This month’s column continues the discussion of natural language processing.

For the past few months, we have been discussing information retrieval and natural language processing (NLP), as well as the algorithms associated with them. In this month’s column, let’s continue our discussion on NLP while also covering an important NLP application called ‘Named Entity Recognition’ (NER). As mentioned earlier, given a large number of text documents, NLP techniques are employed to extract information from the documents. One of the most common sources of textual information is newspaper articles. Let us consider a simple example wherein we are given all the newspaper articles that appeared in the last one year. The task that is assigned to us is related to the world of business. We are asked to find out all the mergers and acquisitions of businesses. We need to extract information on which companies bought over other firms as well as the companies that merged with each other. Our first rudimentary steps towards getting this information will perhaps be to look for keyword-based searches that used terms such as ‘merger’ or ‘buys’. Once we find the sentences containing those keywords, we could then perhaps look for the names of the companies, if any occur in those sentences. Such a task requires us to identify all company names present in the document.

For a person reading the newspaper article, such a task seems simple and straightforward. Let us first try to list down the ways in which a human being would try to identify the company names that could be present in a text document. We need to use heuristics such as: (a) Company names typically would begin with capital letters; (b) They can contain words such as ‘Corporation’ or ‘Ltd’; (c) They can be represented by letters of the alphabet separated by full stops, such as I.B.M. We could also use contextual clues such as ‘X’s stock price went up’ to infer that X is a business or company. Now, the question we are left with is whether it is possible to convert what constitutes our intuitive knowledge about how to look for a company’s name in a text document into rules that can be automatically checked by a program. This is the task that is faced by NLP applications which try to do Named Entity Recognition (NER). The point to note is that while the simple heuristics we use to identify names of companies does work well in many cases, it is also quite possible that it misses out extracting names of companies in certain other cases. For instance, consider the possibility of the company’s name being represented as IBM instead of I.B.M, or as International Business Machines. The rule-based system could potentially miss out recognising it. Similarly, consider a sentence like, “Indian Oil and Natural Gas Company decided that…” In this case, it is difficult to figure out whether there are two independent entities, namely, ‘Indian Oil’ and ‘Natural Gas Company’ being referred to in the sentence or if it is a single entity whose name is ‘Indian Oil and Natural Gas Company’. It requires considerable knowledge about the business world to resolve the ambiguity. We could perhaps consult the ‘World Wide Web’ or Wikipedia to clear our doubts. The use of such sources of knowledge is quite common in Named Entity Recognition (NER) systems. Now let us look a bit deeper into NER systems and their uses.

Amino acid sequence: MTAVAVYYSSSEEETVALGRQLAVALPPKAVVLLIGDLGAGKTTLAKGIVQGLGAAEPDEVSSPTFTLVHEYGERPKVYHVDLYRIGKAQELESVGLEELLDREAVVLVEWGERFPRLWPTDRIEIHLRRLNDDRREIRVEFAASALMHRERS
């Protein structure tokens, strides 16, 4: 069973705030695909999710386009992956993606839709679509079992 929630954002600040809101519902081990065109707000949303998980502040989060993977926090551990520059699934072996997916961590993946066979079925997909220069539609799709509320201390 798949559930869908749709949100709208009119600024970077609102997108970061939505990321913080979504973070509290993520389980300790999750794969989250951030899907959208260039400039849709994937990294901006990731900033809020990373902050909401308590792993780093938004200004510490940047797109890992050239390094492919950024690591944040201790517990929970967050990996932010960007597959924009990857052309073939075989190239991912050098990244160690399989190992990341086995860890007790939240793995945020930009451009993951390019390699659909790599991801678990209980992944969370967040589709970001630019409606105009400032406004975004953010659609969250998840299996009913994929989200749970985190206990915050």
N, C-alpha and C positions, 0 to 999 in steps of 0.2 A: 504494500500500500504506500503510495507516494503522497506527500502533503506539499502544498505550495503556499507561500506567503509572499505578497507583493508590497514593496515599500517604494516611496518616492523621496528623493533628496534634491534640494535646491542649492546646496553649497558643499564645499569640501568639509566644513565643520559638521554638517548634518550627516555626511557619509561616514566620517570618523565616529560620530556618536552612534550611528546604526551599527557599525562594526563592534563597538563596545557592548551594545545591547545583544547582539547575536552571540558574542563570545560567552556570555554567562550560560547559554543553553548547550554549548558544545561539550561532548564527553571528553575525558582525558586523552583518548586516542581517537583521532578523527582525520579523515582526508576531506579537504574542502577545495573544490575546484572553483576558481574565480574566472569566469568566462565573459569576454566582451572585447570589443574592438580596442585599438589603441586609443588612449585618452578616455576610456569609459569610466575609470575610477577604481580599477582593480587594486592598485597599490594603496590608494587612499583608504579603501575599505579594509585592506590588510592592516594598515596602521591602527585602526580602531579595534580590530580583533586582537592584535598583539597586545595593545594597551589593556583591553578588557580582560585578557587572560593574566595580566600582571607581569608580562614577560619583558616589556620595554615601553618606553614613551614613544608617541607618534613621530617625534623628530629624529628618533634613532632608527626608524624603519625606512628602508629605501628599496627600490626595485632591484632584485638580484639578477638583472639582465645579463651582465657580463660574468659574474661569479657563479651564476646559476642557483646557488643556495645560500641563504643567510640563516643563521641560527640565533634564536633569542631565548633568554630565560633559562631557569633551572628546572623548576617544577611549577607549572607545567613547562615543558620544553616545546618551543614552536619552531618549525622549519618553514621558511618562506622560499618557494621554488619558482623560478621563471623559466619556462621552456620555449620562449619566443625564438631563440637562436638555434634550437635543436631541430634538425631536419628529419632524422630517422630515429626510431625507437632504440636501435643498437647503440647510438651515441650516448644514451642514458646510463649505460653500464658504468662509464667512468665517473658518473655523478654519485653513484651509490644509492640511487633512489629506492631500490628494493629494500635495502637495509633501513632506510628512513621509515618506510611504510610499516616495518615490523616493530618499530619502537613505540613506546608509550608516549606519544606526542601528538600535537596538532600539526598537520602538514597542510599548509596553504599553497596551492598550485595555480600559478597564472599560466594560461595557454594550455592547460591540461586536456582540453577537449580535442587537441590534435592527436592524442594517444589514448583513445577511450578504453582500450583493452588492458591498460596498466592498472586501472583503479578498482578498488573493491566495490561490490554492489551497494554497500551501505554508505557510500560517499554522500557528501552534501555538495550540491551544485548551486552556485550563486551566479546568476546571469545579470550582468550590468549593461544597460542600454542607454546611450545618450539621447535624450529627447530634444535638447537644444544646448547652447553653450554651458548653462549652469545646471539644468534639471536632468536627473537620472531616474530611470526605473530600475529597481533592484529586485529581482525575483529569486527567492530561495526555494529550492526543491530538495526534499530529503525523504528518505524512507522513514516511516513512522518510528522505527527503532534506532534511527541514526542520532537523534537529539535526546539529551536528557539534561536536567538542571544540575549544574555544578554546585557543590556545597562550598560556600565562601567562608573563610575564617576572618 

Types of entities
What are the types of entities that are of interest to a NER system? Named entities are by definition, proper nouns, i.e., nouns that refer to a particular person, place, organisation, thing, date or time, such as Sandya, Star Wars, Pride and Prejudice, Cubbon Park, March, Friday, Wipro Ltd, Boy Scouts, and the Statue of Liberty. Note that a named entity can span more than one word, as in the case of ‘Cubbon Park’. Each of these entities are assigned different tags such as Person, Company, Location, Month, Day, Book, etc. If the above example is tagged with entities, it will be tagged as <Person> Sandya </Person>, <Movie>Star Wars</Movie>, <Book> Pride and Prejudice </Book>, <Location> Cubbon Park </Location> , etc.

It is not only important that the NER system recognises a phrase correctly as an entity but also that it labels it with the right entity type. Consider the sentence, “Washington Jr went to school in England, but for graduate studies, he moved to the United States and studied at Washington.” This sentence contains two references to the noun ‘Washington’, one as a person: ‘Washington Jr’ and another as a location: ‘Washington, United States’. While it may appear that if an NER system has a list of all pronouns, it can correctly extract all entities, in reality, this is not true. Consider the two sentences, “Jobs are hard to find…” and “Jobs said that the employment rate is picking up..” Even if the NER system has an exhaustive list of pronouns, it needs to figure out that the word ‘Jobs’ appearing in the first sentence does not refer to an entity, whereas the reference ‘Jobs’ in the second sentence is an entity.